Elk Grove grad Copeland confident he can help NIU find baseball success
Newly-hired Northern Illinois baseball coach Ryan Copeland has had a couple of milestone events turn the wrong way quickly.
He helped lead Elk Grove High School to the Class AA state finals in 2006, but a quarterfinal game against Naperville Central was over in just an hour and six minutes. Copeland was on the wrong end of a 1-0 pitching duel.
"I think it was an IHSA record for a while (for shortest state final game)," he said. "I don't know if it still stands."
Then, after getting off to a nice start in the minor leagues with the Cardinals, a medical issue ended Copeland's pitching career quickly. He went 7-0 with a 1.86 ERA in short-season rookie ball at Johnson City, Tennessee.
"I had an OK year in Quad Cities as a starter," he said. "Then in 2012 during spring training, I was diagnosed with thoracic outlet syndrome. I ended up having a blood clot in my collarbone area. I was in and out of hospitals for a while, eventually had a couple pretty major surgeries that made coming back pretty tough."
Copeland tried, but he was 24 at the time after playing four years at Illinois State, and knew time was running out.
"I got released that offseason and had a decision to make with regards to playing, whether it's at the independent level or trying to get back with an affiliated club," he said. "Or get into coaching, get my foot in the door, go back to school and get my degree. I chose the latter and it seems like it's worked out so far."
So maybe now things can change quickly in a positive direction. Northern Illinois has floundered in baseball since reinstating the sport in 1990. The Huskies haven't posted a winning record since 2011, and during the past three seasons, the record is 40-121.
The only NIU player to reach the major leagues since 1980 was Brian Schmack, the Rolling Meadows grad who pitched 11 games for Detroit in 2003.
Copeland built some confidence during four seasons as head coach of Division 2 Illinois-Springfield, where he went 131-38 and advanced to the eight-team NCAA finals in 2022.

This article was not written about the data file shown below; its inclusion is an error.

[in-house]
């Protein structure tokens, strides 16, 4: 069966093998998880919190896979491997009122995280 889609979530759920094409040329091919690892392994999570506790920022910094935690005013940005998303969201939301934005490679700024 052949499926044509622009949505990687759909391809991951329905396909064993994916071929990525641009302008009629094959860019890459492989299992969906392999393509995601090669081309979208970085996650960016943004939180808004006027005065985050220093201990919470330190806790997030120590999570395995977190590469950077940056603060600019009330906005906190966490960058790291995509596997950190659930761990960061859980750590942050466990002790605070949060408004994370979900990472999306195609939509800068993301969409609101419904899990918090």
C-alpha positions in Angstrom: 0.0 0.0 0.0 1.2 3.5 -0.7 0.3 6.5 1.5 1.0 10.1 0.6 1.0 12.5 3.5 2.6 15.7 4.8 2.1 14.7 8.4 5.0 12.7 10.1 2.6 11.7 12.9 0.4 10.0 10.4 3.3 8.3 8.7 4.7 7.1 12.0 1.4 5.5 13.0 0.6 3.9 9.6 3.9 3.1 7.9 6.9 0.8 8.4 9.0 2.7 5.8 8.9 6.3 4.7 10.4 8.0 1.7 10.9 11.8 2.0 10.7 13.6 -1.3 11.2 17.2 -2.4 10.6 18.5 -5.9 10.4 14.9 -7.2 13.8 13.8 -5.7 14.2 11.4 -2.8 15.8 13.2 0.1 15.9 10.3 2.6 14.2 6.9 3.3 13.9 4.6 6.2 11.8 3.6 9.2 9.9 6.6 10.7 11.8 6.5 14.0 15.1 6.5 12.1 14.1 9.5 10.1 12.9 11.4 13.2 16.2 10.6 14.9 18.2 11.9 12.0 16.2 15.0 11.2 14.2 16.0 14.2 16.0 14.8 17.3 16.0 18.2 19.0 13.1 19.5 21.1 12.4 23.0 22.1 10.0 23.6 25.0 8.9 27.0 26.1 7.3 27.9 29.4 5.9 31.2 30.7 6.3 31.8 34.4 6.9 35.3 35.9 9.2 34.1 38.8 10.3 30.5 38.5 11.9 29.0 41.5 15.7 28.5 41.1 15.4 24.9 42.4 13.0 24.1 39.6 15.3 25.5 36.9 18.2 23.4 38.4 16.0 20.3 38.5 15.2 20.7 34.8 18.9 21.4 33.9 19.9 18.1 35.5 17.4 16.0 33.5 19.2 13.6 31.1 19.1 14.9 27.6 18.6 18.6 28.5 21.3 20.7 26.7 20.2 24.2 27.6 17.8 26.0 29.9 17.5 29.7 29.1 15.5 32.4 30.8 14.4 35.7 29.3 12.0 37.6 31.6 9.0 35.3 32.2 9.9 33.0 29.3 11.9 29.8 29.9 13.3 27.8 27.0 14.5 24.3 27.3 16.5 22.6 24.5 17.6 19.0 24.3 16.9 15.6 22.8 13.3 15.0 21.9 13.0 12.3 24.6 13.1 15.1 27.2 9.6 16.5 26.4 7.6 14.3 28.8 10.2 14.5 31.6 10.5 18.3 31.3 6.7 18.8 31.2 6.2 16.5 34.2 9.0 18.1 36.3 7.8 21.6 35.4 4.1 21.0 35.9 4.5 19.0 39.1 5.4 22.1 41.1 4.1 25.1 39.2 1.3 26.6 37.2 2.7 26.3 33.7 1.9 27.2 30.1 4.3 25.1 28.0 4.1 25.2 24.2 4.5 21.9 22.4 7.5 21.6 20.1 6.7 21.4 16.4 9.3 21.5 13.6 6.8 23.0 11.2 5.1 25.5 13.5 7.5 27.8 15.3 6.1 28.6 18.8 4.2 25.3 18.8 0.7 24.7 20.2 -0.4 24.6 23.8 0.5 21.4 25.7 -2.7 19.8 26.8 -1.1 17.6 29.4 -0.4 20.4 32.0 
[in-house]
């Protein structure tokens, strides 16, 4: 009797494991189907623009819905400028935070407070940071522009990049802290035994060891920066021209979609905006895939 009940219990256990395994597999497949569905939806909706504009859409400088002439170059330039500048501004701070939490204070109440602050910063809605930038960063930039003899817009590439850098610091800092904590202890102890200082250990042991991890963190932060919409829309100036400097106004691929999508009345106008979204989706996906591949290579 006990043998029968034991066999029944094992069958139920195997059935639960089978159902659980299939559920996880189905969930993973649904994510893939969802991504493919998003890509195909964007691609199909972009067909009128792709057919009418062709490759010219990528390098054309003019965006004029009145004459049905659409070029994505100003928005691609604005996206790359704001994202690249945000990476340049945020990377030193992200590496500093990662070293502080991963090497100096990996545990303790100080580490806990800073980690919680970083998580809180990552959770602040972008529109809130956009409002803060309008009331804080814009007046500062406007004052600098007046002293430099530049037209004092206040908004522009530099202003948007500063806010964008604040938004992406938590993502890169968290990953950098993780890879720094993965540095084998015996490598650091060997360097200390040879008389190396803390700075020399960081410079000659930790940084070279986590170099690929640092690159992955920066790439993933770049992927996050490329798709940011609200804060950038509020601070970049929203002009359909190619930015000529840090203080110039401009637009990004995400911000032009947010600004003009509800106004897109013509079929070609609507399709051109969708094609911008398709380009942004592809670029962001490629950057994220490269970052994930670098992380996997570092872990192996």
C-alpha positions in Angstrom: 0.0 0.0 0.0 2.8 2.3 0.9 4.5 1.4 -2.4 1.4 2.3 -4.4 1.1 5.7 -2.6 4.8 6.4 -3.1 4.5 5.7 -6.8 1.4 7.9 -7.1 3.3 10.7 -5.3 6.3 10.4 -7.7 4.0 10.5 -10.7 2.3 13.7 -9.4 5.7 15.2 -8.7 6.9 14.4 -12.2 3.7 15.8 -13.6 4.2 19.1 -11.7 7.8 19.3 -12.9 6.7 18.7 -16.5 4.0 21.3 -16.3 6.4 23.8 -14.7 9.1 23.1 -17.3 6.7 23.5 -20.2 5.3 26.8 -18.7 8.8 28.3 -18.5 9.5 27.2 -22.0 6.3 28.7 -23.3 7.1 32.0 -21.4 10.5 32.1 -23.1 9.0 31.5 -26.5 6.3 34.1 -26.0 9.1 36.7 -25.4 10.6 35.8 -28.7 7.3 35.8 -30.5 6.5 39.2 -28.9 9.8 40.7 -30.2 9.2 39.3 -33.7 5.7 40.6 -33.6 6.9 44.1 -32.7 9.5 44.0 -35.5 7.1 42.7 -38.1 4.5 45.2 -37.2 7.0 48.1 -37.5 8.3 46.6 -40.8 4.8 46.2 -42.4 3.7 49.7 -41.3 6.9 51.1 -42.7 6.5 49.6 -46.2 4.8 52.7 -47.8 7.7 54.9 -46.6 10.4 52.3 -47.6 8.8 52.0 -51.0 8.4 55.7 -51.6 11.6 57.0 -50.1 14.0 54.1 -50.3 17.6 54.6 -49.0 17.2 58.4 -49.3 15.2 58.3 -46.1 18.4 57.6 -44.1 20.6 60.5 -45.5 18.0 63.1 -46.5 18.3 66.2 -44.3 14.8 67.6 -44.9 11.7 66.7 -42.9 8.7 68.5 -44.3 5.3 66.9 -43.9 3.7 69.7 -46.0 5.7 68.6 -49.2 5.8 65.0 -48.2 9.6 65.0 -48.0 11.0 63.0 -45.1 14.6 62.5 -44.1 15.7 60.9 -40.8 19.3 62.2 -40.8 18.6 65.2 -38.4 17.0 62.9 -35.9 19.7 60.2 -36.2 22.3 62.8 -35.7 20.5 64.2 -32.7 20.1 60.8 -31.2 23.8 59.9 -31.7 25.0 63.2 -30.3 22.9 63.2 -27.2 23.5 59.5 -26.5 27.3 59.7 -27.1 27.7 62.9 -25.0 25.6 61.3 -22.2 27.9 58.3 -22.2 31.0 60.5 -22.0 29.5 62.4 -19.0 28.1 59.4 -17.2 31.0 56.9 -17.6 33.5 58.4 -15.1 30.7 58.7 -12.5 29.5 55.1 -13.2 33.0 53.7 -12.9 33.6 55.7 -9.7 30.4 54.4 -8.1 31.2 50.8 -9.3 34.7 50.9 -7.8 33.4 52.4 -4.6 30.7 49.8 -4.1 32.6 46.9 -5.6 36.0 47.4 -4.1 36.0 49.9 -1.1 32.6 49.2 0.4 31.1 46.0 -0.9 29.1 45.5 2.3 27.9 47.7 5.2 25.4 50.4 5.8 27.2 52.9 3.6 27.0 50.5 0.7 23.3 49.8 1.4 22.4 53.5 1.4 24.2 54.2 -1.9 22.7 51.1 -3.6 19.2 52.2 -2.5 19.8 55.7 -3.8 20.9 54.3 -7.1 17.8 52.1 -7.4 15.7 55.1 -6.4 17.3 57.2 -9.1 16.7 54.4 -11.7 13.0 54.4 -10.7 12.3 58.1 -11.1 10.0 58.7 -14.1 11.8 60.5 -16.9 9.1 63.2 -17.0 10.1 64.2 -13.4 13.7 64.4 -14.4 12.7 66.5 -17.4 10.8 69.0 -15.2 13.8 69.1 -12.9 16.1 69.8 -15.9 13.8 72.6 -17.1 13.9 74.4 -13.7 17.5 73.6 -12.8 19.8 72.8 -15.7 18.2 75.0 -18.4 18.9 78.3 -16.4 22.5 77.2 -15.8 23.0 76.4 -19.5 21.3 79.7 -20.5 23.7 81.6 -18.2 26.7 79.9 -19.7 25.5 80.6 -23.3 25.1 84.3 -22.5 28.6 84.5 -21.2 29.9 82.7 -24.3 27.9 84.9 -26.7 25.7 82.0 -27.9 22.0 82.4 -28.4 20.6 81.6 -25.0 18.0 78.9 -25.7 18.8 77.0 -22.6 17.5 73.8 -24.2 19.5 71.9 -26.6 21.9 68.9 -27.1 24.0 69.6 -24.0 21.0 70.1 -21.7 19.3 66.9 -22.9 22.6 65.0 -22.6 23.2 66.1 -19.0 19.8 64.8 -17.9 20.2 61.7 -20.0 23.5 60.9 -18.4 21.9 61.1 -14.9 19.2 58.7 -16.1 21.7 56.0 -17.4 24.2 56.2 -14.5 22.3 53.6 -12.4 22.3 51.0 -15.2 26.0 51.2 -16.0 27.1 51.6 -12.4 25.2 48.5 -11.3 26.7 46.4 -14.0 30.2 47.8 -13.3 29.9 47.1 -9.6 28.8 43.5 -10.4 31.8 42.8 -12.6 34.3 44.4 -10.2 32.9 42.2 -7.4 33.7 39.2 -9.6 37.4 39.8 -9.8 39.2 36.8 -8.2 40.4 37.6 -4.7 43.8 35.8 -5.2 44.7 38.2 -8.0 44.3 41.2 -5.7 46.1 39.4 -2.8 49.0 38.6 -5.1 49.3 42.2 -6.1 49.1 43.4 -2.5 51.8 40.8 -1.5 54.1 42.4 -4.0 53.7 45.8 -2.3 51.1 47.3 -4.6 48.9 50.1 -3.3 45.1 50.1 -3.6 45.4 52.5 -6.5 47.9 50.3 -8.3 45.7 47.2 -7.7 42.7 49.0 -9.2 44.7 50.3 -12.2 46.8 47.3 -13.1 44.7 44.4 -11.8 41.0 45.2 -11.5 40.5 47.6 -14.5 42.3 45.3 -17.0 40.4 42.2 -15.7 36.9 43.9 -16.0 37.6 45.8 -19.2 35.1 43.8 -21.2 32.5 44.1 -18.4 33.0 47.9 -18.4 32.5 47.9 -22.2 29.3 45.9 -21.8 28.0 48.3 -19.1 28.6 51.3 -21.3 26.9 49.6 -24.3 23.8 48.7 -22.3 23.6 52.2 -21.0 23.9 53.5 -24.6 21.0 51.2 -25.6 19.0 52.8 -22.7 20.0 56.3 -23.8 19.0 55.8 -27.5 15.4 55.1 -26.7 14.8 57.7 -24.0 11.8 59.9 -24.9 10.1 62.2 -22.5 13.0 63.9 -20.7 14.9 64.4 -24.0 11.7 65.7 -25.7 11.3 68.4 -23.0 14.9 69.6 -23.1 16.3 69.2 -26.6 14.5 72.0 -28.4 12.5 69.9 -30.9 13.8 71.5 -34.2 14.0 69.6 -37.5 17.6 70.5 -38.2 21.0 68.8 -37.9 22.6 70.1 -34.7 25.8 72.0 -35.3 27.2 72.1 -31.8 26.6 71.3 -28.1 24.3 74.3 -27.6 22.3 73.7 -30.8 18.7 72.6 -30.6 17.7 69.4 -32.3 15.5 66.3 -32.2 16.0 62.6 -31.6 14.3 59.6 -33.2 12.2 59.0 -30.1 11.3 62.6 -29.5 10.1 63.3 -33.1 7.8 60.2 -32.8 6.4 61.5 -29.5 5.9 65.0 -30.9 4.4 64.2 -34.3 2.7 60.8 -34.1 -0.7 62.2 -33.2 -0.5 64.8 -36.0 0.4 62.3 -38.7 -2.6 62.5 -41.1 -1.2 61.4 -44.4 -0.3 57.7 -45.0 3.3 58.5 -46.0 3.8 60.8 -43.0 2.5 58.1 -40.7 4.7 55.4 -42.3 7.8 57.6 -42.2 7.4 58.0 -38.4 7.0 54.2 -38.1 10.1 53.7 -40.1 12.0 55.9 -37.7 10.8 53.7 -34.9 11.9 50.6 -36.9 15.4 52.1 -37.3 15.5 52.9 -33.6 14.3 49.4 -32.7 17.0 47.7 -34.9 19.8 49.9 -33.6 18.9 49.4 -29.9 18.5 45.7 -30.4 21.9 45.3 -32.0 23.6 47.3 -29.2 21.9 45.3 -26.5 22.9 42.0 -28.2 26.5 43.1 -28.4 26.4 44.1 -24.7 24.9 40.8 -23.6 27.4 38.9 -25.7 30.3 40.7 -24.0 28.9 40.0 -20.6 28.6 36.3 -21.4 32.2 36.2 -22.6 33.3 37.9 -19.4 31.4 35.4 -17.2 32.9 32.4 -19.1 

"My time in Springfield, all we've done is won," he said. "So I think the first thing we need to do with our players is instill that mindset into them. It's been a while since Northern Illinois baseball has won at a high level, so we need to change the mentality.
"I've told every one of our guys I've talked to on our current roster that we expect to win next year. It's not a three, four, five-year rebuild. Certainly we have some work to do. We have to get more talented. We have to have better arm talent. We need to dominate the Chicagoland area in recruiting."
To that end, Copeland spent last weekend camped out at an event at UIC. He said he's barely been inside his DeKalb office since taking the job.
During his time in the Cardinals minor leagues, he played for current St. Louis manager Oliver Marmol and former manager Mike Shildt. He crossed paths with future major leaguers like Yadier Molina, Kolten Wong and Michael Wacha.
Turning Elk Grove into a winner was an accomplishment too. While recalling his high school days, Copeland joked about having to set aside a neighborhood rivalry before bonding as a team.
"When we got to high school, we kind of had a chip on our shoulder about going in there because we always thought there was a little rift between the Elk Grove kids and the Des Plaines kid," said Copeland, who grew up in Des Plaines. "You become friends quickly, but going into freshman year of high school, that was always the talk."